Checking out conditions from our position squeezed between a small wooden stairwell and three industrial-strength metal sinks (without water), we see Stomper Anthony Johnson grab a broom and sweep his way onto the stage so casually that it’s tough to tell that the first piece has actually begun, playing again to a packed house on this Wednesday night. Within three minutes the rest of the cast for the night – Morris Anthony, Maria Emilia Breyer, Mindy Haywood, Peter-Michael Marino, Stephanie Marshall, MikelPariS, and Henry W. Shead, Jr. – has grabbed a broom from Botchis or Thurber and swept their way into the front.

With everyone in front, Botchis and Thurber disappear, then magically show up on the opposite sides of the backstage area via the warren of stairs that crisscross the place. Now sporting a handy light strapped to his head, Botchis keeps one eye on the action on the monitor, while Thurber starts dishing out water from buckets into those oversized sinks. The first casualty of the evening comes up as one of the earlier numbers ends, with Breyer’s knee causing her obvious pain after a collision of some sort. She gets little sympathy, however, as the other performers start to fly around, with barely enough room to walk past each other as they head up and down stairs to dressing rooms, up ladders, or back out on stage for the next piece.

With “Sinks” next up, the lucky Stompers who do this number shoulder the heavy items, while Botchis and Thurber help tighten the waist straps. Soon after they’ve been expedited, a tribal pounding of poles kicks in, as the performers often begin making noise before they even appear, adding to the ambience. A little later, “Zippos” is what it must be like in a submarine, as all lights go down and total silence is needed as the hushed “click” of lighters opening and closing provides all the music of the piece. Next, Botchis pops up with the oil drums that will turn into giant, incredibly awkward boots for the “Walkers” number. To turn them into footwear, a tray of Rollerblades is produced and attached to the top, and three Stompers climb on and in, before going out and literally stomping through their number.

As Botchis predicted, the action becomes pretty much nonstop from this point until the end of the show. When the walkers return, Botchis guides them in one by one like the controller of an aircraft carrier, helping them down and getting the oil drums out of the way almost at the same time. Someone knocks over a cup of water, so Thurber breaks her routine to wipe up the potentially dangerous wet spot, then turns one of the ceiling fans on it to dry it as fast as possible.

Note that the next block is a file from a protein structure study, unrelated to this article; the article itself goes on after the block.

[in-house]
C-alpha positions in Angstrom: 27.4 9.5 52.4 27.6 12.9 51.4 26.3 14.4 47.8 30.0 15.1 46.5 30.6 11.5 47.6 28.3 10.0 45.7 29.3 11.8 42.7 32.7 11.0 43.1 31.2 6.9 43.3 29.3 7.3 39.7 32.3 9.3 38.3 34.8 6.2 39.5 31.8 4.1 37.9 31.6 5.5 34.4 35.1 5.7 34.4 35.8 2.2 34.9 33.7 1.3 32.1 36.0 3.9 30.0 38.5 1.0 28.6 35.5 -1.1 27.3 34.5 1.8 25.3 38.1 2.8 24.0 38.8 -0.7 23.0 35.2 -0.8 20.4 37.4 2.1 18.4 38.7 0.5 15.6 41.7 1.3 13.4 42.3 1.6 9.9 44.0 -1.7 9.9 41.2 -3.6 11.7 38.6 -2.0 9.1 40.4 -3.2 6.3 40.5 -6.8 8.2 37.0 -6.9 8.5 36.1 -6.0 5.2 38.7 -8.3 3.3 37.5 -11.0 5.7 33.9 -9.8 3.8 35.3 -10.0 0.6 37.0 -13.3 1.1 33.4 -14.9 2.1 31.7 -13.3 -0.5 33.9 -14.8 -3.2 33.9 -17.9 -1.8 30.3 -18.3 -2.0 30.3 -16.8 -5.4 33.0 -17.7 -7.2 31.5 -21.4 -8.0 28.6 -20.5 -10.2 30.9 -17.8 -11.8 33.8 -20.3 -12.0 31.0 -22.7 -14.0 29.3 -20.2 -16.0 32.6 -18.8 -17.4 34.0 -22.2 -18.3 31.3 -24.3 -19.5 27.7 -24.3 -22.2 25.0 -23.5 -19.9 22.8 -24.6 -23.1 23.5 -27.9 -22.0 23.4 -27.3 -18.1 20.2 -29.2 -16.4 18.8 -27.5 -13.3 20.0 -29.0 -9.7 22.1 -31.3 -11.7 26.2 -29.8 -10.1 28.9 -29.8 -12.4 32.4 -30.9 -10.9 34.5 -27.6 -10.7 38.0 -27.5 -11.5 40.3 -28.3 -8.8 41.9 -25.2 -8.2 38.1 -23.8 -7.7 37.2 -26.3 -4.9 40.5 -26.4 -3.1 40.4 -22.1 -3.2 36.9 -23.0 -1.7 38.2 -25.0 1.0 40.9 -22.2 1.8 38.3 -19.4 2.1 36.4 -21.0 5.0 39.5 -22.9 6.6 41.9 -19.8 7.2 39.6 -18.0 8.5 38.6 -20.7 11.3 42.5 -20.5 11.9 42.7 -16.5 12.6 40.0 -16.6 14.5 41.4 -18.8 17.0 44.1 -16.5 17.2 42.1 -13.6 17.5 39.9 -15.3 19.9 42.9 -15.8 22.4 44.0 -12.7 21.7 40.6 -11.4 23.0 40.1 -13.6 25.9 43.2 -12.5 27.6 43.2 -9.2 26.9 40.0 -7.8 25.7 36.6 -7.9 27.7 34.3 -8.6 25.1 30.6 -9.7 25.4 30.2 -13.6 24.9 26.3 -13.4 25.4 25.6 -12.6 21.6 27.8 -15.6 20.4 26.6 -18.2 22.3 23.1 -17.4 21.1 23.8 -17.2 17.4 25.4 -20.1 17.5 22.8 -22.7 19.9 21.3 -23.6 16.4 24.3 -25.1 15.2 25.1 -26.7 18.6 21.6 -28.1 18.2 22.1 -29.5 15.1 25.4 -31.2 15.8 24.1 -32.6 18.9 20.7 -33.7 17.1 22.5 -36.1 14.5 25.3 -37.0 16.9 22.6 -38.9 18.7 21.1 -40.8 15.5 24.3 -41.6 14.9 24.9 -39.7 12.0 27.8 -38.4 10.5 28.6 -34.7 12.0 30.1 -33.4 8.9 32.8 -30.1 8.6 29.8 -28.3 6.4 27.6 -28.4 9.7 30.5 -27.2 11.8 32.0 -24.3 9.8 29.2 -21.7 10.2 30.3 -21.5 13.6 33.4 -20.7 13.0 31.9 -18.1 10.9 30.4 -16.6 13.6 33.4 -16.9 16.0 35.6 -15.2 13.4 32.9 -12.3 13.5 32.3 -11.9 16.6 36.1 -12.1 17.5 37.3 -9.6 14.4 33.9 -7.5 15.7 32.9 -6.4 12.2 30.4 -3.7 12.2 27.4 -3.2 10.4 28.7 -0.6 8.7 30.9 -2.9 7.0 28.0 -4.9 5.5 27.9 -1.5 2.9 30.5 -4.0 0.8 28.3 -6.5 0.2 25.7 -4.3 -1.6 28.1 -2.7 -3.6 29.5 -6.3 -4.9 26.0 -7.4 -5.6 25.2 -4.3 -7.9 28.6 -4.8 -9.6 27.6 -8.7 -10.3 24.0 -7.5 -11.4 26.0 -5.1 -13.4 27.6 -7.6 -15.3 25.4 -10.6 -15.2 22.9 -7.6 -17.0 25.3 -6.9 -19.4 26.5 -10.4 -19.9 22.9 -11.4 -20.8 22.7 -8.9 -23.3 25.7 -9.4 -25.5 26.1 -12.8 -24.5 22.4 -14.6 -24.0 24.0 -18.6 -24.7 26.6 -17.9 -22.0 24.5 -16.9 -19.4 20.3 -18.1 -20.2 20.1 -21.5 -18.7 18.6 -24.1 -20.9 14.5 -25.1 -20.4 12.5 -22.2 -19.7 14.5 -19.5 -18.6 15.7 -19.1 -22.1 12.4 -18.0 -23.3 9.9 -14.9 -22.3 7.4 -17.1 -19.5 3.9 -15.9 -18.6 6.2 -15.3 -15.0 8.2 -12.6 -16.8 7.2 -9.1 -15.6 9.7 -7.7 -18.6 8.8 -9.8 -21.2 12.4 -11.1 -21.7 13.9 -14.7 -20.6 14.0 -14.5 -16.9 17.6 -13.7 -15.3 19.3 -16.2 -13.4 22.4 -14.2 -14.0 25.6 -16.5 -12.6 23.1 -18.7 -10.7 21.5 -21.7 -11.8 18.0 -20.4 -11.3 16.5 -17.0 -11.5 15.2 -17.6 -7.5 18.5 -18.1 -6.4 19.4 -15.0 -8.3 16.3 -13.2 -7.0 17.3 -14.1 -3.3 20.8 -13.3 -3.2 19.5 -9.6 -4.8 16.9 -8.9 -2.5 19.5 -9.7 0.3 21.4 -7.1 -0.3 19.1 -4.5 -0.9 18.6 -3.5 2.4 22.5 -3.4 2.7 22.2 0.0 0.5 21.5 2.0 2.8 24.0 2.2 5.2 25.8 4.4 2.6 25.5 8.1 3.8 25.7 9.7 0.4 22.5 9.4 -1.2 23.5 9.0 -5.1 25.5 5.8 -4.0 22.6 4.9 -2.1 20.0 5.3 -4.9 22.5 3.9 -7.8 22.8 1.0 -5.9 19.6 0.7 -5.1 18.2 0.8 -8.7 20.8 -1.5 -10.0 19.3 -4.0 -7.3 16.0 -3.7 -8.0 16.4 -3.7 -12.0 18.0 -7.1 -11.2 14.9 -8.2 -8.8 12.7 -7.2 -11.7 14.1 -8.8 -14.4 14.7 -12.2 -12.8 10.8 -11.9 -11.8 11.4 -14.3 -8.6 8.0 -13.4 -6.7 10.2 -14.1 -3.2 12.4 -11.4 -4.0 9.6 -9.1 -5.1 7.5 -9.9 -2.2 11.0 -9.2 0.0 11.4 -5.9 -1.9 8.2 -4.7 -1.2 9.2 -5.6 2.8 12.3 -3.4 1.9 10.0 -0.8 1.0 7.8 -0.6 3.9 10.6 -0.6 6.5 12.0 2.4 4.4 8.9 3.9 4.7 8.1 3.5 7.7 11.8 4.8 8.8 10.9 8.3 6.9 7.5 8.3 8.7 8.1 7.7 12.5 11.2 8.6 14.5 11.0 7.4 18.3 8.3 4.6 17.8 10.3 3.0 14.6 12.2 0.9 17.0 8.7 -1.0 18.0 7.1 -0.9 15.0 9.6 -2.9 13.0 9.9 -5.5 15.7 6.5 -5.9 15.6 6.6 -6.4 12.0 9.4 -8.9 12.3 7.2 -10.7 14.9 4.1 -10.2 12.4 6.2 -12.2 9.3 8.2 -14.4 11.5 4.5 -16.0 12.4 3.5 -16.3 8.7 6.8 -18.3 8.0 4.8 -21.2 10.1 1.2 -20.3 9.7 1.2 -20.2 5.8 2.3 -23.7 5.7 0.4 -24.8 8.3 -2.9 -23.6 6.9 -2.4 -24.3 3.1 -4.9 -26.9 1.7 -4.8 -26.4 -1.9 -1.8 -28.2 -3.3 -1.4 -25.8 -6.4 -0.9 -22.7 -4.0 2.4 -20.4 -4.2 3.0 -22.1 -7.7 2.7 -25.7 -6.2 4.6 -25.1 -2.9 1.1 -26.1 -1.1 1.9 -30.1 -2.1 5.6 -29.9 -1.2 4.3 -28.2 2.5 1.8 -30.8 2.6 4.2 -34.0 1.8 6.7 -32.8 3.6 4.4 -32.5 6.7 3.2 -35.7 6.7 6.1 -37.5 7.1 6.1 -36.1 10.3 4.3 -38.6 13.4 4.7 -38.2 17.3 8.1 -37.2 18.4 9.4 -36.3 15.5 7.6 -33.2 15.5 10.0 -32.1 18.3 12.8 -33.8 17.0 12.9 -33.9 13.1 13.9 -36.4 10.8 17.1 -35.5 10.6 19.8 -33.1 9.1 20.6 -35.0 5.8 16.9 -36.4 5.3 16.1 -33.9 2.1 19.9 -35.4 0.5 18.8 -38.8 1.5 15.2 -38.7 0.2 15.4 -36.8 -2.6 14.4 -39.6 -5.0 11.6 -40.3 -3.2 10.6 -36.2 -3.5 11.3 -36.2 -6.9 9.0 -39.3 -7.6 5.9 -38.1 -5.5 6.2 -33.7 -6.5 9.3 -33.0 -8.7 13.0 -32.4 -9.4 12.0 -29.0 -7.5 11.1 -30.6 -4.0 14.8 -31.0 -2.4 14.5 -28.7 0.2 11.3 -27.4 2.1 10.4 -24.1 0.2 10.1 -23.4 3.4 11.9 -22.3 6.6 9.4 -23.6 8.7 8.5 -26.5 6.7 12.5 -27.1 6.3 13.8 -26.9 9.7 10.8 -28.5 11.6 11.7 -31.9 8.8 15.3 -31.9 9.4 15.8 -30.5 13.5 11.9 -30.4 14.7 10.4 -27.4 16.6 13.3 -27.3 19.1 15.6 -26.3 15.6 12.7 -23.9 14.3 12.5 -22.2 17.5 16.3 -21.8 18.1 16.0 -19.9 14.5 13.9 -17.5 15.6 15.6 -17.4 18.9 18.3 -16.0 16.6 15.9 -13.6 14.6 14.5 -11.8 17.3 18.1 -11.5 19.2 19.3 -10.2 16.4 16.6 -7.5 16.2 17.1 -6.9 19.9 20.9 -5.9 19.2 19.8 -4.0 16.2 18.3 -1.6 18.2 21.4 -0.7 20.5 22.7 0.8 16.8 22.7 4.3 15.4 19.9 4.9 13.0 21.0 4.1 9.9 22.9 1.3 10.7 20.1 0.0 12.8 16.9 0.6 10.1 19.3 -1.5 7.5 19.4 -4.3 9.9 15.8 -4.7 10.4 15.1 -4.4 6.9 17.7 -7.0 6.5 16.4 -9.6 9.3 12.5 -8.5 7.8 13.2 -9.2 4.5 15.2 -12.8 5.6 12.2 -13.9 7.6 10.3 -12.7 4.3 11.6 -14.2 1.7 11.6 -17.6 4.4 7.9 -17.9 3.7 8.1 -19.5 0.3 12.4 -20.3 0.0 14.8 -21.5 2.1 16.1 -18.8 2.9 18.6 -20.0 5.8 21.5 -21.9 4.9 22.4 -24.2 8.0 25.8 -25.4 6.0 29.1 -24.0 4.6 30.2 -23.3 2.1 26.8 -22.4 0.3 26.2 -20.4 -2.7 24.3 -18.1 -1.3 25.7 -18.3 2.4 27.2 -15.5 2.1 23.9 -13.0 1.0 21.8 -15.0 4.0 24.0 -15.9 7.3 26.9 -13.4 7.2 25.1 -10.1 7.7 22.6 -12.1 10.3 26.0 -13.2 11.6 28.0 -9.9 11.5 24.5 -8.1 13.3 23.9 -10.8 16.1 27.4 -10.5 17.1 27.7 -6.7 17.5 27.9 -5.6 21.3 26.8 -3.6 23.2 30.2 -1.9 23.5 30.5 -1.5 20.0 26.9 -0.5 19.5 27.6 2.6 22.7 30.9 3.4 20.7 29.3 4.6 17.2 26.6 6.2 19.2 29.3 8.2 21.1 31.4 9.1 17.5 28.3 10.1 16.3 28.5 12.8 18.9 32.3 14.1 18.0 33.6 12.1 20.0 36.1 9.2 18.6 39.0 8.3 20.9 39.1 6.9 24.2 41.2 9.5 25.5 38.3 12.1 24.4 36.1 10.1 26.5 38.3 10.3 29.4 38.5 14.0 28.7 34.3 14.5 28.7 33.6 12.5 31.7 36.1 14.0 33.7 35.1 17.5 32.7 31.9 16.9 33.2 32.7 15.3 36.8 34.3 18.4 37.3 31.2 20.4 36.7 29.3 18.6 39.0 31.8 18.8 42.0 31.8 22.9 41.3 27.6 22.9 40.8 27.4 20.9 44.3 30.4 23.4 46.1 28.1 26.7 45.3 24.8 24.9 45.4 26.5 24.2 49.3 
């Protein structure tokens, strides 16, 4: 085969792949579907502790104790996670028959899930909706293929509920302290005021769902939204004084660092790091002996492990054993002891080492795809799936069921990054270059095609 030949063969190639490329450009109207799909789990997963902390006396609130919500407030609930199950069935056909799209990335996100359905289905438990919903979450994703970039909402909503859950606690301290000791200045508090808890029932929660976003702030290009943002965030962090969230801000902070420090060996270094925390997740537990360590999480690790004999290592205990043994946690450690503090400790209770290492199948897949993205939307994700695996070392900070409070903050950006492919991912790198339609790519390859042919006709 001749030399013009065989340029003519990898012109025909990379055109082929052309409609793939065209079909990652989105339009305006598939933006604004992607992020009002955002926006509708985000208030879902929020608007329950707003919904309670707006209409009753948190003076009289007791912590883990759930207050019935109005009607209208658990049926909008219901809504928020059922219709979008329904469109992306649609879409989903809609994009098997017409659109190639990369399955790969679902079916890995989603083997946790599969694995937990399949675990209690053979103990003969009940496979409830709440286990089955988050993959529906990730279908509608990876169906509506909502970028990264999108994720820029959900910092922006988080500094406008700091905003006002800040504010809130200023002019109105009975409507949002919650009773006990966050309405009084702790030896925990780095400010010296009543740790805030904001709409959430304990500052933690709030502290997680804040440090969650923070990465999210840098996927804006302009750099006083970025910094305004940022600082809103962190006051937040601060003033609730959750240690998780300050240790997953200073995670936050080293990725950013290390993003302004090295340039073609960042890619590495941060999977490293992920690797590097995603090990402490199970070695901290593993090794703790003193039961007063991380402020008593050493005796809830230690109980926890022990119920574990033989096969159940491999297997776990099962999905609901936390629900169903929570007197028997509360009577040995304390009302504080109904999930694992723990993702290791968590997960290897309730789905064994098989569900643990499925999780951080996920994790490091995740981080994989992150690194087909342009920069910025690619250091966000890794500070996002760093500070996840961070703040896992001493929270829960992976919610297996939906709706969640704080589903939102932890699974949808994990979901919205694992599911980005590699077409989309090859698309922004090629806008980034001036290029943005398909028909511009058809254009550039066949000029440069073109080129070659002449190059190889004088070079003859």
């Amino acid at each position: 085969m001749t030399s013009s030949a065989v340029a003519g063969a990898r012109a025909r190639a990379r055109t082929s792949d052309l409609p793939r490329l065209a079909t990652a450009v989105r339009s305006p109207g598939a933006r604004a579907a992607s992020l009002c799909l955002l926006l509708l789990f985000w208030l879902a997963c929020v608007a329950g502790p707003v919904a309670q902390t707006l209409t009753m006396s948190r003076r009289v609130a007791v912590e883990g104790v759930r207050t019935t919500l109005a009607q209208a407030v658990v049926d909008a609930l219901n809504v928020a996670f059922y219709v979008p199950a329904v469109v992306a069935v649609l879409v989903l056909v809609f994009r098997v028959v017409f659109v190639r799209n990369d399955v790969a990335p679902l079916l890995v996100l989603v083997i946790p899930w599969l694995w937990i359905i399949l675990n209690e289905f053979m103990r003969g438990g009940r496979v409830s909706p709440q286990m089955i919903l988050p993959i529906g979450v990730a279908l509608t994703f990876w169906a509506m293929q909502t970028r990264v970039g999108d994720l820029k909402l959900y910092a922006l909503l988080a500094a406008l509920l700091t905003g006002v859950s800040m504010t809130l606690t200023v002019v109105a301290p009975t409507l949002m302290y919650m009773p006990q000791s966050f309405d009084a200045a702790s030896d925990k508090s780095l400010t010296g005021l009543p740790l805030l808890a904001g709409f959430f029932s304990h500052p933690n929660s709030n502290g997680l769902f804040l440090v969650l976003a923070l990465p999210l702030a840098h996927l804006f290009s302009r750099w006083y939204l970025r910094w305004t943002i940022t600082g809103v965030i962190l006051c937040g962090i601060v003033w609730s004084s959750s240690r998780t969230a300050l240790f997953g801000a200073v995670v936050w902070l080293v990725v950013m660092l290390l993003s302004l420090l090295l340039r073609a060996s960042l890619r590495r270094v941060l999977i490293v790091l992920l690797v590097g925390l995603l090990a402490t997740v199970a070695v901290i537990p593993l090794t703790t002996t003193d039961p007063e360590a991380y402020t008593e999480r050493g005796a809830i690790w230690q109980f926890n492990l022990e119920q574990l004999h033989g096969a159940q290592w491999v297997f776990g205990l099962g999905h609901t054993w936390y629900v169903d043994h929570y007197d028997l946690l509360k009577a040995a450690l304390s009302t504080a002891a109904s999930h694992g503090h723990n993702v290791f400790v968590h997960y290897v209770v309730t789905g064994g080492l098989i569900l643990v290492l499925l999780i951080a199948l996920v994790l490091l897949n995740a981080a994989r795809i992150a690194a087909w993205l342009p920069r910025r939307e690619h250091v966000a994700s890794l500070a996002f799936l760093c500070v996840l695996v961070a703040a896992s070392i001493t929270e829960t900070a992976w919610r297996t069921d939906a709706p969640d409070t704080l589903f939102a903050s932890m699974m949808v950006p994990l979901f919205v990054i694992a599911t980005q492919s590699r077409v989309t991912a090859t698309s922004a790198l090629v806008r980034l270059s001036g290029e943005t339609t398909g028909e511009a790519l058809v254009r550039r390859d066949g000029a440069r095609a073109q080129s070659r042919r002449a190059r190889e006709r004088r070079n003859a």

Things just keep moving faster and faster, as the show speeds through its final set of numbers to the end. Keeping track of the well-oiled machine that the performers and stage crew have become is pretty impossible at this point, with ten people heading full-speed in different directions for about 20 straight minutes. But the payoff comes. After the slightly flexible stage floor has absorbed its final blow, the audience erupts into a highly appreciative round of applause. “You hear that?” Shead says to no one and everyone as he heads for the dressing room to towel off. “YOU HEAR THAT?!”

Yes indeed. And afterward, Botchis and Thurber agree that tonight was a particularly focused performance. “It was a good show,” Botchis says. “The cast enthusiasm was good, which is important. If just one person is down, it can bring it all down.”

While a lot can go wrong, and often does, Botchis doesn’t consider the show a failure just because there’s a little, or even big, miscue. “That’s why it’s live and not a movie!” he points out. “My experience has always been that the audience loves stuff like that. They were part of the thing when it went wrong, and afterwards they’ll be like, ’I was at Stomp and this happened, but this is how they handled the mistake.’ Nine times out of ten they want you to win, because they’ll have a better time.”

Between the concept, the dedication of the Stompers, and the expertise of the production crew, Stomp has evolved into a high-octane spectacle that should continue to endure for some time. “I sometimes watch the show, and I forget what we do is pretty amazing,” Stephanie Marshall says. “I have tremendous respect for all the Stompers and creators. It’s very clever in that it’s accessible to everyone. People leave hitting mailboxes or the grating on the store next door. And as a performer, it’s a great gig.”

Ask Paul Botchis, and he’ll tell you that Stomp’s long-lasting appeal is even simpler than that. “That’s easy – it’s great energy,” he says, another night of directing the traffic under his belt. “I don’t care who you are, you can be five, you can be 80: You can’t help but get energized.”